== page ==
MADISON, NJ – Borough Administrator Raymond Codey was back in his usual seat at the Monday, March 26, Borough Council meeting.
“It’s great to be back,” he told the council and public. He commented that “the future is bright” and thanked assistant administrator Jim Burnet for his stewardship. “He cares for the community, Codey said. “Thank you for bringing me back,” which garnered strong applause from those present. Earlier in the month, the two administrator positions had been merged as a cost saving measure. But after strong public objections, the council reversed its decision.
Mayor Robert Conley commended “the actions of two people. They defined what it is to be true gentlemen,” referring to Codey and Burnet.
The council adopted a 2012 budget and tax resolution, with a final hearing scheduled for Monday, April 23. Conley said the budget can be seen on the borough’s website,

In other council business, a resolution authorized the Farmers’ Market for 2012, every Thursday from June 14 through Aug. 16 on Waverly Place and Lincoln Place and from Aug. 23 to Oct. 25 on Green Village Road.
Resident Sam Cerciello asked about returning the market to the Madison High School area and resident Toni DeRosa suggested the east end of Madison, where parking is easier and where those merchants would appreciate the business.
Maureen Byrne of the Downtown Development Commission said the purpose was to encourage downtown businesses. “This will bring people to the downtown area, where they may try out other stores,” she said. She added that the Waverly Place location only takes up eight parking spaces, between 1 p.m. and 8 p.m. Also being considered are carrier baskets on wheels and a shuttle service for the senior center. “The Farmers’ Market belongs in the center of town,” she said.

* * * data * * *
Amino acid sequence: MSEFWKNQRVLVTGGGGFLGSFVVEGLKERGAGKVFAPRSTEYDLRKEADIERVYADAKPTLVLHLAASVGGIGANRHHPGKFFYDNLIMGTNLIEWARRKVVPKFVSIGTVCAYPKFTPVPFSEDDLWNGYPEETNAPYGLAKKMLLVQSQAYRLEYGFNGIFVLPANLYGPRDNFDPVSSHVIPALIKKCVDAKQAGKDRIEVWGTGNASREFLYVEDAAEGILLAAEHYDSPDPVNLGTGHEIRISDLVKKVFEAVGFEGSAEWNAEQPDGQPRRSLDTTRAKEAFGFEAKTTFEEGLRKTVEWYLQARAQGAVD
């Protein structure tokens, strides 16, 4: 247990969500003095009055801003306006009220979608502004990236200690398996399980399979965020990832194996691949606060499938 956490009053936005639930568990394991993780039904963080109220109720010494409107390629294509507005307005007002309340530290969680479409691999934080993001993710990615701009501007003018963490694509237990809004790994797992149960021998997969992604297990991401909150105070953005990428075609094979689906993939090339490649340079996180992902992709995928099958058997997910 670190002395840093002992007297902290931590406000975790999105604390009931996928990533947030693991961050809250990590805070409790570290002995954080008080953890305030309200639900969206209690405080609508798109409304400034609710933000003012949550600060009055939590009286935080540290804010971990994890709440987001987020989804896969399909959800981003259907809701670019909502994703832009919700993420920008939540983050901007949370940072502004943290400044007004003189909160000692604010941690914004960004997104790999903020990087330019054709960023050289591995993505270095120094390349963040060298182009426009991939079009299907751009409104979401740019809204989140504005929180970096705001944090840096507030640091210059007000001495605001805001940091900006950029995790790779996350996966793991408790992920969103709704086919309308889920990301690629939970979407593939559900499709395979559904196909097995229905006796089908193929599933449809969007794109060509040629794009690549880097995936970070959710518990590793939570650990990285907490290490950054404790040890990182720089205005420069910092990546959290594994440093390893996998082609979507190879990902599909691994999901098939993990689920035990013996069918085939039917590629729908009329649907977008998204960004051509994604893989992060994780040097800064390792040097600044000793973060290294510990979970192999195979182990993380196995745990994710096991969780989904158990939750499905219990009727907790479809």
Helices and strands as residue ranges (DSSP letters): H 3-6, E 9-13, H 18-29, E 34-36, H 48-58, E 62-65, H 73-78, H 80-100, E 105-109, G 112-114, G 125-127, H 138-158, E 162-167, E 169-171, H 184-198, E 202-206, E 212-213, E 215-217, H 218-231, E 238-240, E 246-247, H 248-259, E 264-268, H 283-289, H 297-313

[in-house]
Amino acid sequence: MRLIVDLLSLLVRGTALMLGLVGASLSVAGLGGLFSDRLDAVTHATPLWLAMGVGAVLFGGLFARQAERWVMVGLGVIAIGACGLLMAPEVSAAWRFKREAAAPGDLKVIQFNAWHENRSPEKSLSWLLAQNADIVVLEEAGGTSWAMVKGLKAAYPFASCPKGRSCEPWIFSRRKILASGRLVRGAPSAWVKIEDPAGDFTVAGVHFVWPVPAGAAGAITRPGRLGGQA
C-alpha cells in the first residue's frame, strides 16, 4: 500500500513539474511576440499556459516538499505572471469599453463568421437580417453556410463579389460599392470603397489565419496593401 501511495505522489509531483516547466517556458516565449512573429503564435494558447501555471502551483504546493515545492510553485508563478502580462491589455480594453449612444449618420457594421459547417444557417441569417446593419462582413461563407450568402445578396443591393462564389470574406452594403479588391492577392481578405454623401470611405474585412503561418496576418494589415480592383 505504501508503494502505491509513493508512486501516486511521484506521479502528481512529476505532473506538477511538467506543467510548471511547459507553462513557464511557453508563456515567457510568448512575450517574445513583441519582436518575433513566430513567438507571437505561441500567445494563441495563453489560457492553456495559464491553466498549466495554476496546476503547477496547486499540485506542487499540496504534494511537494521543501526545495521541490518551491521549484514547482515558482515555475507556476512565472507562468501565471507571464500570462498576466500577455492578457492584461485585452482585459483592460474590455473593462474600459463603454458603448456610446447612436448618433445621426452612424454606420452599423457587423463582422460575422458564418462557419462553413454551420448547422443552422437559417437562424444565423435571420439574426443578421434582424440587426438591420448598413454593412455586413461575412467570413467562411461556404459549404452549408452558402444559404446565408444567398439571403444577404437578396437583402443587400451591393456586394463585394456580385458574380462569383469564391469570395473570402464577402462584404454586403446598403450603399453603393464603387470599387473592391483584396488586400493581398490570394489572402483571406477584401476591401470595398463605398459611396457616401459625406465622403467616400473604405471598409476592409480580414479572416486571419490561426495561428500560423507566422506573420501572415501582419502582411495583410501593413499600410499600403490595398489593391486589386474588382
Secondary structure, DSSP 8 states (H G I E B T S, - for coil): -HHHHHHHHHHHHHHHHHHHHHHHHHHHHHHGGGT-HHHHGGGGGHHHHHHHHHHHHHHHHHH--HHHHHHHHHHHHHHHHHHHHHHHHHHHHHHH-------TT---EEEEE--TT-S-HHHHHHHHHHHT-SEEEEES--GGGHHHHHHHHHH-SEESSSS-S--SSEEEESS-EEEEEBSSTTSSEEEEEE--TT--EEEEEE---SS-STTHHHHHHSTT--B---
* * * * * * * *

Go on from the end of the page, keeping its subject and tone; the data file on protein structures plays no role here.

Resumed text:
Storm sewers and sanitary sewers were agenda discussion items. Borough Engineer Bob Vogel said a comprehensive program has been developed to provide upgrades and repair leaking joints from old clay pipes. He encouraged residents, when using sump pumps, to let water run into the yard or discharge into the storm sewer, not the sanitary sewer. “We should do away with penalties and get people to cooperate,” he said of enforcing the practice.
An Advisory Committee related to environmental issues will be introduced at the April 9 meeting. Councilwoman Carmela Vitale stressed the importance of moving Madison’s sustainability ranking from bronze to silver. She said the new Realogy headquarters, the development of the Green Village Road property and use of solar panels are all environmental considerations. Betsy Uhlmer, speaking for the Environmental Commission, said the Advisory Committee would help in attaining grants and that green actions result in cost savings for the community.

Councilman Robert Landrigan reminded the public of the open house at the Madison Train Station on March 29 to share thoughts on NJ transit rail station access along Route 124, sponsored by Morris County. Also on Thursday will be an open discussion to discuss the future of libraries in general at the Madison Library Chase Room at 7 p.m.